The Office of Fair Trading (OFT) is warning consumers that it is misleading for claims management firms to suggest they can use sections 77/78/79 of the Consumer Credit Act 1974 to wipe out their debts.
The OFT has published a guide on the rights consumers have to request information under these sections of the Act. This explains that for a fee of £1 consumers can request a copy of their credit or hire agreement and information on their account so that they can find out what was originally agreed what the agreement is now (if it has changed) and how much is still owed.
If the lender fails to provide the requested information the agreement becomes ‘unenforceable’ which means the lender cannot get a court judgement against the borrower, take back hired items or items bought on credit, or take anything used as security (like a car) when the agreement was made.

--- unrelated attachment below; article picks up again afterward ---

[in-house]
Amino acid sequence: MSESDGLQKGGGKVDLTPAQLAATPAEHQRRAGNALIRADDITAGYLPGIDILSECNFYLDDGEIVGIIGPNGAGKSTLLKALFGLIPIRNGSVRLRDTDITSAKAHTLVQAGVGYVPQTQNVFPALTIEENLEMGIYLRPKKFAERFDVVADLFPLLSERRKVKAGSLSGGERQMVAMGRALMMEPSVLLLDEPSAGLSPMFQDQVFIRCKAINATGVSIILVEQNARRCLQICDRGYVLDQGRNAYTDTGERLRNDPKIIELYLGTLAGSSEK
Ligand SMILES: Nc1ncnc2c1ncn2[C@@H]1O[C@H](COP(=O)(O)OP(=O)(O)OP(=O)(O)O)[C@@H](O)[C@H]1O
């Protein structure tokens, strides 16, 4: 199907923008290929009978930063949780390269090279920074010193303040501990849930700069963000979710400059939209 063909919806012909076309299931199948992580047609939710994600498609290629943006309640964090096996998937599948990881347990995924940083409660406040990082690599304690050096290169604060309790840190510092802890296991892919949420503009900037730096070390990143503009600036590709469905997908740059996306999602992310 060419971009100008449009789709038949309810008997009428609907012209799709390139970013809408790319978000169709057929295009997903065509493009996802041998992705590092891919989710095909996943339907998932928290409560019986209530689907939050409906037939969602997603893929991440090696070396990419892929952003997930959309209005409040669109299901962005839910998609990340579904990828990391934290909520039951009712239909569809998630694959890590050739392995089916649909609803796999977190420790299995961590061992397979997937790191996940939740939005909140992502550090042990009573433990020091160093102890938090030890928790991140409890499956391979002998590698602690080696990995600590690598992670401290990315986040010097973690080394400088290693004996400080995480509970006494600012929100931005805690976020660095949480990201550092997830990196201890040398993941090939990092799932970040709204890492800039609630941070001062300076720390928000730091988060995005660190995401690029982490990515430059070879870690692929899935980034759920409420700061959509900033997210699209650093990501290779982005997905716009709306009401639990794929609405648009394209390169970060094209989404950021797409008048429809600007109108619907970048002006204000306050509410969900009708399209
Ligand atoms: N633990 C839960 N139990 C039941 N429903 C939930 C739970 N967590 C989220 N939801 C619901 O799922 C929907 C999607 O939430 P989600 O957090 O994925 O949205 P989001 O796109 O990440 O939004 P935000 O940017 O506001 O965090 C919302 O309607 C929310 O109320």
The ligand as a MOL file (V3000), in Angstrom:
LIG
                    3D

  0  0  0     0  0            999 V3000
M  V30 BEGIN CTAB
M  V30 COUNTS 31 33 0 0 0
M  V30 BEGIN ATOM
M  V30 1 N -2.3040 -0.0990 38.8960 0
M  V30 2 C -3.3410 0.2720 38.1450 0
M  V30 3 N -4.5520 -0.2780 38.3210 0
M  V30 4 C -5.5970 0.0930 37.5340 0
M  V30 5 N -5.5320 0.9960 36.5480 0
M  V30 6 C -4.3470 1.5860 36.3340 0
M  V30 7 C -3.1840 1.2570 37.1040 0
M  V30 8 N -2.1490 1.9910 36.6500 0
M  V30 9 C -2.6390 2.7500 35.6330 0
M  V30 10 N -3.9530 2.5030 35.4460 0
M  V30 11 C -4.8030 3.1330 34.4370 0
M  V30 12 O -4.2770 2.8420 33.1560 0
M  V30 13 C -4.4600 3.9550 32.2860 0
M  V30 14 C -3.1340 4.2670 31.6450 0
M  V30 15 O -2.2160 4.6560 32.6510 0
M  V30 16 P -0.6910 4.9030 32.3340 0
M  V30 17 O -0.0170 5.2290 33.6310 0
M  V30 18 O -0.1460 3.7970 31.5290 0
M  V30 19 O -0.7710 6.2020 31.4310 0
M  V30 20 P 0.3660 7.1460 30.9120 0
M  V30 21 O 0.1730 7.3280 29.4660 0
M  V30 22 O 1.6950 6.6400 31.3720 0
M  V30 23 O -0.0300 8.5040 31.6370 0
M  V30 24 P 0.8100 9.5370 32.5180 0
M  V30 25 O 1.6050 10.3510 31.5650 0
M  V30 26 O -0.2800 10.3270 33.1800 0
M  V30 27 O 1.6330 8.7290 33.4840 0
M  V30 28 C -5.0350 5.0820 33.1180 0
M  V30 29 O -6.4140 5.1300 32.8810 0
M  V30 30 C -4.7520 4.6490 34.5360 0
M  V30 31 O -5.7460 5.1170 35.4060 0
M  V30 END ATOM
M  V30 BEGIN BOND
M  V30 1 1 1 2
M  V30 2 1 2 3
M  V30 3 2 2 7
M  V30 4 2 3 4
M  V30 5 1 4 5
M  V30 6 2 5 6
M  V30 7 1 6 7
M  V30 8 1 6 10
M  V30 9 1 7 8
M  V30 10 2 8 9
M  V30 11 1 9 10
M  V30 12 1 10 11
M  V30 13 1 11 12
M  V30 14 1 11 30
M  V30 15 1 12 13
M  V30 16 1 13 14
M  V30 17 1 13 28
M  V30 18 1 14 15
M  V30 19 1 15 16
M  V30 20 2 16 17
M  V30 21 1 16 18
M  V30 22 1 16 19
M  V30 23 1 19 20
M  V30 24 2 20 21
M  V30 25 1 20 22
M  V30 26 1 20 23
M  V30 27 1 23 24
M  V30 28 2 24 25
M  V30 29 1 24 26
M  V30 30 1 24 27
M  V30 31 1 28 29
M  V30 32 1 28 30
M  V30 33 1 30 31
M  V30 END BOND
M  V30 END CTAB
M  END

However, the guide warns that, even if a credit or hire agreement becomes ‘unenforceable’, consumers would still owe any outstanding money to the lender, interest could be added to their loan or hire agreement, default charges could be made, and any failure to pay could impact on their credit record. The guide also explains that the debt is enforceable again as soon as the lender provides this information.
Ray Watson, director of the OFT’s Consumer Credit Group, said: “Consumers have a right to information on debts they owe